Europe On High Alert Following Shootings and Arrests

A shootout in Belgium, a bomb threat in Paris and raids across the region have left European authorities on edge

Officials across Europe were on high alert for terror threats Friday after a chaotic night in Belgium on Thursday that saw a deadly shootout in Verviers, counterterrorism raids across the country, and the arrest of 13 suspected militants.

The shootout in Verviers took place during a raid of a former bakery, when suspects opened fire on police. Two gunmen were killed and another was wounded and arrested during the confrontation. All three of the suspects have recently returned from Syria and were thought to be planning an attack on the police. Four Kalashnikov rifles, bomb-making equipment and police clothing were found after the raid, reports the Guardian citing local media sources.

“This operation stopped a major terrorist attack from taking place. You could say a second potential Paris has been averted,” federal prosecutor, Eric Van Der Sypt, told the Guardian, while authorities in Belgium raised the national terror alert level from 2 to 3, the second-highest level. Van Der Sypt told the Associated Press, “I cannot confirm that we arrested everyone in this group.”

Meanwhile, Jewish schools in Brussels and Antwerp were closed on Friday after authorities revealed they were a “potential target” for Islamist militants, reports the Guardian. An Orthodox Jewish school in the Netherlands was also closed as a precautionary measure, though there was no direct threat made against it.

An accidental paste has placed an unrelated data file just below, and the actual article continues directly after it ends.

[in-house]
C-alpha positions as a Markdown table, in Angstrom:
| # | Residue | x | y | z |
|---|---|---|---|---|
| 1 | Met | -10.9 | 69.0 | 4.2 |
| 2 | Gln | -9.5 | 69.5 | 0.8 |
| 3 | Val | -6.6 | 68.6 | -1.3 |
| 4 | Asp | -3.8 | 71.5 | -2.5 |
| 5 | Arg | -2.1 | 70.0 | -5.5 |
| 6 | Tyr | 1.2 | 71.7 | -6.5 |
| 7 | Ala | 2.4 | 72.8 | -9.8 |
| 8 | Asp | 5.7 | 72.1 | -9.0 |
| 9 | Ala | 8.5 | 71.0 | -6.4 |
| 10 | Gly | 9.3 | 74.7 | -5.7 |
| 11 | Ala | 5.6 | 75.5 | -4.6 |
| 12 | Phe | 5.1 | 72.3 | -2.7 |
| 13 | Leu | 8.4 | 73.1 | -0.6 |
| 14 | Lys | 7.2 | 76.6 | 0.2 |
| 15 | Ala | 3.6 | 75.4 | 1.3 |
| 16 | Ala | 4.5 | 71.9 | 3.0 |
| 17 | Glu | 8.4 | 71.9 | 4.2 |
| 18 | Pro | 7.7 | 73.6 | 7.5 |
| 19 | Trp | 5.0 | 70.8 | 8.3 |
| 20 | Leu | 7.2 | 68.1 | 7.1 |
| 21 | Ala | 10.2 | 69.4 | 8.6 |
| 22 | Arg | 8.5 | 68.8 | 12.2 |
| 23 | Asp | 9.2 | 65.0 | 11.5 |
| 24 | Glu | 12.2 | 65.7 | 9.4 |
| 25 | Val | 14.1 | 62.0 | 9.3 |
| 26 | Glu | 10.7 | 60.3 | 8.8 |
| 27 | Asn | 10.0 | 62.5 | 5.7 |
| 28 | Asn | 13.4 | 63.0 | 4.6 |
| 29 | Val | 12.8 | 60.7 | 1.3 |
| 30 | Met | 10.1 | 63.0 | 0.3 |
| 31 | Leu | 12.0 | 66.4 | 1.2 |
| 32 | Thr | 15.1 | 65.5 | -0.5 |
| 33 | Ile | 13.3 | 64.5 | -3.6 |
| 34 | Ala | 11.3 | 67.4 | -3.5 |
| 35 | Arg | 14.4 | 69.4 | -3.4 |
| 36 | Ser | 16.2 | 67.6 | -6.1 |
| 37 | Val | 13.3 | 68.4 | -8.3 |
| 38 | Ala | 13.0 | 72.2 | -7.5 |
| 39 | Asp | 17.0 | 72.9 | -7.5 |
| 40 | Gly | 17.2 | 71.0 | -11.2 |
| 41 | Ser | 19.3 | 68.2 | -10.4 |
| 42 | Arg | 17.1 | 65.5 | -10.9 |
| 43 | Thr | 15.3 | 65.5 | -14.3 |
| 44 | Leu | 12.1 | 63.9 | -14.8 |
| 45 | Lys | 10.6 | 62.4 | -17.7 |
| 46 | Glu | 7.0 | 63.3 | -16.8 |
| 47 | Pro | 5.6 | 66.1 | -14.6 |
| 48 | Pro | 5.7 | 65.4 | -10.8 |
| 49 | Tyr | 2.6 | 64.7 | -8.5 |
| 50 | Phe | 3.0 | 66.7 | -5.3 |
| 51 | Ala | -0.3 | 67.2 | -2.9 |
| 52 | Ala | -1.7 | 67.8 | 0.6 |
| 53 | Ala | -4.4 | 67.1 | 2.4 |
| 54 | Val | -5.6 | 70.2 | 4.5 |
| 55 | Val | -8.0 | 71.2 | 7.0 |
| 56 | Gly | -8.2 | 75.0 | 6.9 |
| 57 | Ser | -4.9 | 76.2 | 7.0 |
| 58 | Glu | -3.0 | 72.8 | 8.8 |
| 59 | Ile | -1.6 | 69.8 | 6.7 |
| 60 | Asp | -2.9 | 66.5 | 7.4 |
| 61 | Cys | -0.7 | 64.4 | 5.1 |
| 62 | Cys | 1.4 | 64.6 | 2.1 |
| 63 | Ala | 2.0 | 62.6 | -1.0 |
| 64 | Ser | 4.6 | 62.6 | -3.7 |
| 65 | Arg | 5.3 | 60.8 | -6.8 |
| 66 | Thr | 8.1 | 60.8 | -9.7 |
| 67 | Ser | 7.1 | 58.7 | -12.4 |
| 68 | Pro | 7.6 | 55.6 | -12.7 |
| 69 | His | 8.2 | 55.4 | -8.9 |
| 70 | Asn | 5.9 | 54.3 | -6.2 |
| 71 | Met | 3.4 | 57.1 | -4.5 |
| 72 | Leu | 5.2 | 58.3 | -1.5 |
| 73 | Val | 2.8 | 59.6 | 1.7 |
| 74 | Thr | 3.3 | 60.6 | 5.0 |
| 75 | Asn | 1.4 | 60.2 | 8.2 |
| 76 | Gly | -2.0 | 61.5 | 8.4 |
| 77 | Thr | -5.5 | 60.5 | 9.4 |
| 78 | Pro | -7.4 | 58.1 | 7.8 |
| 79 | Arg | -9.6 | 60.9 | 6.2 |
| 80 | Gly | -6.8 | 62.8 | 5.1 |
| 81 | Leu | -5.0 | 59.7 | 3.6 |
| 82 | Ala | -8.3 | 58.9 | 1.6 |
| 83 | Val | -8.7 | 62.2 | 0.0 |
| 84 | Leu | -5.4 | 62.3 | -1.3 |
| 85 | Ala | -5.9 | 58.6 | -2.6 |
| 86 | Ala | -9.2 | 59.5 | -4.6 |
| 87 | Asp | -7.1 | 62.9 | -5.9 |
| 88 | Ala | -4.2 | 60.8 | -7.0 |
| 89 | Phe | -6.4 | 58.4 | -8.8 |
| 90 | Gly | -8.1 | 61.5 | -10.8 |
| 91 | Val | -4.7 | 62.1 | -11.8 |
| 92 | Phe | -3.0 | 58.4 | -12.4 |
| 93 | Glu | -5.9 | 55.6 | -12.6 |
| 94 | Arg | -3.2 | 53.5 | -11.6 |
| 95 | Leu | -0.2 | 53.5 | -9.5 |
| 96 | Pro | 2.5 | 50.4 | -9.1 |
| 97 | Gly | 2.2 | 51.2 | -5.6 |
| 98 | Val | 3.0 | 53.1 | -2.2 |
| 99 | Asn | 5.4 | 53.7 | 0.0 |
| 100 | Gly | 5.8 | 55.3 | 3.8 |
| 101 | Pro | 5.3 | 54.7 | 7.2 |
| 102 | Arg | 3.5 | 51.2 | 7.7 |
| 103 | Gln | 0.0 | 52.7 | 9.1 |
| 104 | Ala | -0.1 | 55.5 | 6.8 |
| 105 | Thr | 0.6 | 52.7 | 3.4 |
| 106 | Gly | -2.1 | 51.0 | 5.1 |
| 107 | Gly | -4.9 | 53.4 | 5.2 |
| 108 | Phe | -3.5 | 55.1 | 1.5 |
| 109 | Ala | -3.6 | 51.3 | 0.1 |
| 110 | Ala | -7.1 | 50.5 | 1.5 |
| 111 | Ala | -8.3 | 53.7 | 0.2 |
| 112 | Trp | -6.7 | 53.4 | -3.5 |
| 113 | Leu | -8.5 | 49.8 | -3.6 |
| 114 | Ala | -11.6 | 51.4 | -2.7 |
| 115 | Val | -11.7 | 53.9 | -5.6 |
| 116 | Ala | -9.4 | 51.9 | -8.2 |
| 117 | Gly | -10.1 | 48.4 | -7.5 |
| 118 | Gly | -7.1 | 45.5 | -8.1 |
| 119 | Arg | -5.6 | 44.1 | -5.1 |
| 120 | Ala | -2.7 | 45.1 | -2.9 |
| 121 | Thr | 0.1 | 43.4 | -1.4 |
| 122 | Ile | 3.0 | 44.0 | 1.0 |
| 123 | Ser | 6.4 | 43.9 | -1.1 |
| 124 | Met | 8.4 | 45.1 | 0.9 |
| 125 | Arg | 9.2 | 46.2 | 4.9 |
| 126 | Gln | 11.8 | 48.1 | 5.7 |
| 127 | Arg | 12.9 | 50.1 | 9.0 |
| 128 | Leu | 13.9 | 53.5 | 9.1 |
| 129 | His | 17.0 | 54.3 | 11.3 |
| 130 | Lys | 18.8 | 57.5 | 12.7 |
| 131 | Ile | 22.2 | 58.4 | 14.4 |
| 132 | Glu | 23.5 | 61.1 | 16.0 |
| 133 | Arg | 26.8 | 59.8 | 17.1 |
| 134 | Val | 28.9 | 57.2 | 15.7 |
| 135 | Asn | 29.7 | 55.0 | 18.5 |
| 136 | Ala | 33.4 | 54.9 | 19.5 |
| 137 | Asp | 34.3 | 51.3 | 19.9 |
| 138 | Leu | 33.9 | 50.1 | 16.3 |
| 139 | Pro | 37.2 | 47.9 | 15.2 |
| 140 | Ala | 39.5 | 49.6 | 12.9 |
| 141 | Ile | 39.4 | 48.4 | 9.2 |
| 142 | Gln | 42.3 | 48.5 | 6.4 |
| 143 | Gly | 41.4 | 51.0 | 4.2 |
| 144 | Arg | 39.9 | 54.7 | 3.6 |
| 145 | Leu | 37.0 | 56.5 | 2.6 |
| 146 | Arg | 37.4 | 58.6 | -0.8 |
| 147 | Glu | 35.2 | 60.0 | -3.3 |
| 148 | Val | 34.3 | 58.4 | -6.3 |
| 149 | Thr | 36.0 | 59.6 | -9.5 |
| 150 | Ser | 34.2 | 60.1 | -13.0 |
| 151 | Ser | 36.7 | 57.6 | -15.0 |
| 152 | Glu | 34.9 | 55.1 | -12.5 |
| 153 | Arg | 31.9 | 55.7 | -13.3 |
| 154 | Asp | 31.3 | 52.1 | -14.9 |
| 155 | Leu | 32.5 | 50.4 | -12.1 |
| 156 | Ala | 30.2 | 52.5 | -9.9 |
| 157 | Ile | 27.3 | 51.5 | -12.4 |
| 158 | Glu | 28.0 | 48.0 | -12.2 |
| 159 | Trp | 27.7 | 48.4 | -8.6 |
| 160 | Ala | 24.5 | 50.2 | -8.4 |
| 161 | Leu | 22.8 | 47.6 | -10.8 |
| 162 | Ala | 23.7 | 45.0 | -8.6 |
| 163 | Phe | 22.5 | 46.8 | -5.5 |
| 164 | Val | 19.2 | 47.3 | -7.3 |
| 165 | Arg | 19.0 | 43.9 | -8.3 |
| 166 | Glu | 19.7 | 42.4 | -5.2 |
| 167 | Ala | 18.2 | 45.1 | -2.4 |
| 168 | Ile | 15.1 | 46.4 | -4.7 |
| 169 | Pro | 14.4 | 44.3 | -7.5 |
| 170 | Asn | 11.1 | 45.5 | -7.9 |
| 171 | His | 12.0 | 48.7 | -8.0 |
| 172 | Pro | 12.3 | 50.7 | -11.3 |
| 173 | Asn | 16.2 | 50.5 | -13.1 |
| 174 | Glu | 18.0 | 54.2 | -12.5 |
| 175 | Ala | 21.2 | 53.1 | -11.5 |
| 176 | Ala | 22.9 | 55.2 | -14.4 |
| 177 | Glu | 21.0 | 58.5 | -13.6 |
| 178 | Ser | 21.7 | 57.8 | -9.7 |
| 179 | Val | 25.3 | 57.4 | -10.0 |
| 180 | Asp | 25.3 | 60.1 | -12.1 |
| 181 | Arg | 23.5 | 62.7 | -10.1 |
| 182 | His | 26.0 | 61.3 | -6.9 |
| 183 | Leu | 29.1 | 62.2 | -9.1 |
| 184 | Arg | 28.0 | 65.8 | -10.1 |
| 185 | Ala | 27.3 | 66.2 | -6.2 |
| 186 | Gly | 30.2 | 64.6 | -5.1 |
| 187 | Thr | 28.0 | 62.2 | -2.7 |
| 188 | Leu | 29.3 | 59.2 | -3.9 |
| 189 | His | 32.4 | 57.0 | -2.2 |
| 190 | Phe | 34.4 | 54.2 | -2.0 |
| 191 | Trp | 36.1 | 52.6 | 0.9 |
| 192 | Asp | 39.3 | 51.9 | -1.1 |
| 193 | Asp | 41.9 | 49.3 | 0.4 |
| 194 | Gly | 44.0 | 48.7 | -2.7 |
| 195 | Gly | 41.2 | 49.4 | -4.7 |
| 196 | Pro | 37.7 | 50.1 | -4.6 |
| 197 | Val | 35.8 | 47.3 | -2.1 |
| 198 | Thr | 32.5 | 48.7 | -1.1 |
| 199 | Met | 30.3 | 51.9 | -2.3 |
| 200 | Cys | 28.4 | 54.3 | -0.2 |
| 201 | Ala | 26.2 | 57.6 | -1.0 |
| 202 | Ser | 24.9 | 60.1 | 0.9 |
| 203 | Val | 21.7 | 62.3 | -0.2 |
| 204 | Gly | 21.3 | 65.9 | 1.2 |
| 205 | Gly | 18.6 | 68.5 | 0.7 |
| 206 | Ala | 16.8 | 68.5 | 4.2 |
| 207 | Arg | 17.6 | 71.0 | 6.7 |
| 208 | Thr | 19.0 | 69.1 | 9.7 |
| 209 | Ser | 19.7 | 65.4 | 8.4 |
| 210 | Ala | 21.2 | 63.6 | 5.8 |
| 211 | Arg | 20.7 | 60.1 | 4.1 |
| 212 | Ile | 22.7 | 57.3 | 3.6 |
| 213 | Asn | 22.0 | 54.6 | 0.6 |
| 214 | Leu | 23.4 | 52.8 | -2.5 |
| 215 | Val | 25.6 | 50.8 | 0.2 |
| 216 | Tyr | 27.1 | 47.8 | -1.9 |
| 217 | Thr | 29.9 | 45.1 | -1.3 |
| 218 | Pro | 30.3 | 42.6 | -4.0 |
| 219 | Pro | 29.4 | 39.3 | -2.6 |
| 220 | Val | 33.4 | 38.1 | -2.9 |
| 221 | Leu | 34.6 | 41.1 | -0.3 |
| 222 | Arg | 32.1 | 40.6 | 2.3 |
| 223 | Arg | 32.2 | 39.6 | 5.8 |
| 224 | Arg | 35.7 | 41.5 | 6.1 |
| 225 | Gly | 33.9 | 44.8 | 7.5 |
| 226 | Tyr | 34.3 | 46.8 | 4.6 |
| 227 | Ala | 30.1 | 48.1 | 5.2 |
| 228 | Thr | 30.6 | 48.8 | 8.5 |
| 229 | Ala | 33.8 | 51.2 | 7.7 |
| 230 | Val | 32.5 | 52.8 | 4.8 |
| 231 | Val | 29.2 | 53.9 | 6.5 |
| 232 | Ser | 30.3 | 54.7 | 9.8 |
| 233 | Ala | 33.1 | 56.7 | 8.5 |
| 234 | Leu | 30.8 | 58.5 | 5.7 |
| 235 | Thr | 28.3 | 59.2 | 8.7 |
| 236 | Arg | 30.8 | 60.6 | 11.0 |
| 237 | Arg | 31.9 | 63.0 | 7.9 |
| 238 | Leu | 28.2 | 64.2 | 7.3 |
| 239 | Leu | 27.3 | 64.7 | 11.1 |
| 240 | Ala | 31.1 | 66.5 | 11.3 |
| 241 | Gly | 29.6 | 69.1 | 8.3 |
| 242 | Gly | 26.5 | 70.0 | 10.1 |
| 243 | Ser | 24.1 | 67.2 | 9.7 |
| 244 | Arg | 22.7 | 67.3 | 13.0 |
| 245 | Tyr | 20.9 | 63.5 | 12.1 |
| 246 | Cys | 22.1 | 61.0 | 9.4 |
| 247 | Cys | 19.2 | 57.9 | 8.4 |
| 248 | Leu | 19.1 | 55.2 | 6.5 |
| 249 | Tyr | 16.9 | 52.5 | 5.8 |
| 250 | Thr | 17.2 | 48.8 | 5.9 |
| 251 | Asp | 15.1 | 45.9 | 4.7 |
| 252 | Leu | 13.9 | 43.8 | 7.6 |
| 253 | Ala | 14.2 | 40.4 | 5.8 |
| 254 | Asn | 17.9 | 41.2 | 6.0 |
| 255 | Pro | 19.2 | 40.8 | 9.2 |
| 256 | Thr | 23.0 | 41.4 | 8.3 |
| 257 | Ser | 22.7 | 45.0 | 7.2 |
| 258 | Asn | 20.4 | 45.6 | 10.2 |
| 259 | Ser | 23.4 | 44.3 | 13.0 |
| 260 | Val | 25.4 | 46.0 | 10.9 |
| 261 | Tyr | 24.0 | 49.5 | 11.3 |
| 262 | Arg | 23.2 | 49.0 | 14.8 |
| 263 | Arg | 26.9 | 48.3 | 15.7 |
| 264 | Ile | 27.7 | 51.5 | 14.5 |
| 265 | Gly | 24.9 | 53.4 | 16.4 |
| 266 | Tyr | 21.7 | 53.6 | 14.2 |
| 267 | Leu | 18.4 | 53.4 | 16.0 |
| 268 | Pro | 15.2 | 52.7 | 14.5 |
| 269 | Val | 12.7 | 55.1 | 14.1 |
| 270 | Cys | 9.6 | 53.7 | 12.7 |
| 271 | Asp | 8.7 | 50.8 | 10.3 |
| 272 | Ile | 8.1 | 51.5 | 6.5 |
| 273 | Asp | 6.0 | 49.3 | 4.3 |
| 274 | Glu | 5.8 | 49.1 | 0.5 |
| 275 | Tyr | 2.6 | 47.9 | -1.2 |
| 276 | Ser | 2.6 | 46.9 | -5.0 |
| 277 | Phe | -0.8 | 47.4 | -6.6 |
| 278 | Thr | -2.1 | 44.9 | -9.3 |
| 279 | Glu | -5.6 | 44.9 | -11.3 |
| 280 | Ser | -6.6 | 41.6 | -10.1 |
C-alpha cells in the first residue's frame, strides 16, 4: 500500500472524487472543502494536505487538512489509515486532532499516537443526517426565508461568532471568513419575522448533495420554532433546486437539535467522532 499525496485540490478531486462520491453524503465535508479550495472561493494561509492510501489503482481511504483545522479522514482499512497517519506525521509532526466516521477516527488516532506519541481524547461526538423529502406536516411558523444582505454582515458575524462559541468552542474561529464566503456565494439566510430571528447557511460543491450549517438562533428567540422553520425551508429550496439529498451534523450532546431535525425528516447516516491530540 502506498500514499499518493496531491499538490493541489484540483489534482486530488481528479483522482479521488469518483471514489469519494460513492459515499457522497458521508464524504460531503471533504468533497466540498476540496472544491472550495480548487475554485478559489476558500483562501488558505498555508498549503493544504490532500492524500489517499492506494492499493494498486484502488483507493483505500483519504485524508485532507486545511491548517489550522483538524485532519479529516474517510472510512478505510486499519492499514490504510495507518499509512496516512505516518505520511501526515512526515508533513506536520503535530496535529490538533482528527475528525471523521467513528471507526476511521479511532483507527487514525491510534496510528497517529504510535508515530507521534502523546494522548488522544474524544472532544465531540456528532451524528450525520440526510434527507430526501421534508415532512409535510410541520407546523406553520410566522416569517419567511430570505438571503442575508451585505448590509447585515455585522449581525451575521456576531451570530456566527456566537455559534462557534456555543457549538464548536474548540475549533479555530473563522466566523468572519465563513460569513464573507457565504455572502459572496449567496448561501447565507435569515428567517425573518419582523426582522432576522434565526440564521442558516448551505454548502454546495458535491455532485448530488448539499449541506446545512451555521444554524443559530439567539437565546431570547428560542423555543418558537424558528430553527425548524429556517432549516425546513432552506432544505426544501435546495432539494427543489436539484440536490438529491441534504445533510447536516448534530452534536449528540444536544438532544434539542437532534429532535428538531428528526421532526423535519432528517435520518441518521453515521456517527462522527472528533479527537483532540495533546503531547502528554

In Paris, the scene of last week’s terrorist attacks that left 17 dead, authorities shut down and evacuated the Gare de l’Est train station early on Friday, after a bomb threat was made. A French police official told the Associated Press that the station was closed “as a precaution.” (No bomb was found.)

Paris is at its highest terrorism alert level. The prosecutor’s office reported that 12 people had been arrested during raids throughout the region, which targeted associates of the gunman, Amedy Coulibaly, who killed four people in a kosher supermarket and a policewoman last week, and claimed ties to the Islamic State in Iraq and Syria (ISIS). Coulibaly was killed at the market after a standoff with police, but his suspected accomplice and common-law wife, Hayat Boumeddiene, is still being sought by authorities.

Turkish authorities have said Boumeddiene crossed from Turkey into Syria on Jan. 8. Spanish authorities have reported that Coulibaly drove Boumeddiene from France to Madrid on New Year’s Eve and was with her until she took a Jan. 2 flight to Istanbul. Spain is still investigating what the couple did and who they contacted while in the country, and whether they had links with a terrorist cell in Spain.

Belgian police are also looking at possible links between a suspected arms dealer arrested in the southern town of Charleroi on Wednesday and Coulibaly; the man claimed that he wanted to buy a car from the Coulibaly’s wife, Van der Sypt told the AP. “At this moment this is the only link between what happened in Paris,” he said.